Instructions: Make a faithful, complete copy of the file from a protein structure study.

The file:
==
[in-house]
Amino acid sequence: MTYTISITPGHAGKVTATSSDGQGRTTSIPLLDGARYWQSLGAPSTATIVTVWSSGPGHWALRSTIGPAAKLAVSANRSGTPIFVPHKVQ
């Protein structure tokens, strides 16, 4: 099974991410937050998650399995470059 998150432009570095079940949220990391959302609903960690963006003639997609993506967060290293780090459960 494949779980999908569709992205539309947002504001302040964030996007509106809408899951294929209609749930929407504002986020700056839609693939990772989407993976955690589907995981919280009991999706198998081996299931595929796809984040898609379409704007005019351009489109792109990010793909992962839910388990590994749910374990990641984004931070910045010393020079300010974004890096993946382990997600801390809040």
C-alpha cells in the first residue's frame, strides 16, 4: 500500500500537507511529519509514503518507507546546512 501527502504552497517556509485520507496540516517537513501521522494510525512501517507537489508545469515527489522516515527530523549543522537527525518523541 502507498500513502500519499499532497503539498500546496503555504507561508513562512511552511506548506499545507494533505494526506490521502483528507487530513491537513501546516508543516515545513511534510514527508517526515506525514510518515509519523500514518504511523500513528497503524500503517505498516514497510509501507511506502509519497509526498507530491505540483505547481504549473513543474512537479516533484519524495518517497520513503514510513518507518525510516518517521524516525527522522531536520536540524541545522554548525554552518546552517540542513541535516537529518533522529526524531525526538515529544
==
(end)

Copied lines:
[in-house]
Amino acid sequence: MTYTISITPGHAGKVTATSSDGQGRTTSIPLLDGARYWQSLGAPSTATIVTVWSSGPGHWALRSTIGPAAKLAVSANRSGTPIFVPHKVQ
């Protein structure tokens, strides 16, 4: 099974991410937050998650399995470059 998150432009570095079940949220990391959302609903960690963006003639997609993506967060290293780090459960 494949779980999908569709992205539309947002504001302040964030996007509106809408899951294929209609749930929407504002986020700056839609693939990772989407993976955690589907995981919280009991999706198998081996299931595929796809984040898609379409704007005019351009489109792109990010793909992962839910388990590994749910374990990641984004931070910045010393020079300010974004890096993946382990997600801390809040």
C-alpha cells in the first residue's frame, strides 16, 4: 500500500500537507511529519509514503518507507546546512 501527502504552497517556509485520507496540516517537513501521522494510525512501517507537489508545469515527489522516515527530523549543522537527525518523541 502507498500513502500519499499532497503539498500546496503555504507561508513562512511552511506548506499545507494533505494526506490521502483528507487530513491537513501546516508543516515545513511534510514527508517526515506525514510518515509519523500514518504511523500513528497503524500503517505498516514497510509501507511506502509519497509526498507530491505540483505547481504549473513543474512537479516533484519524495518517497520513503514510513518507518525510516518517521524516525527522522531536520536540524541545522554548525554552518546552517540542513541535516537529518533522529526524531525526538515529544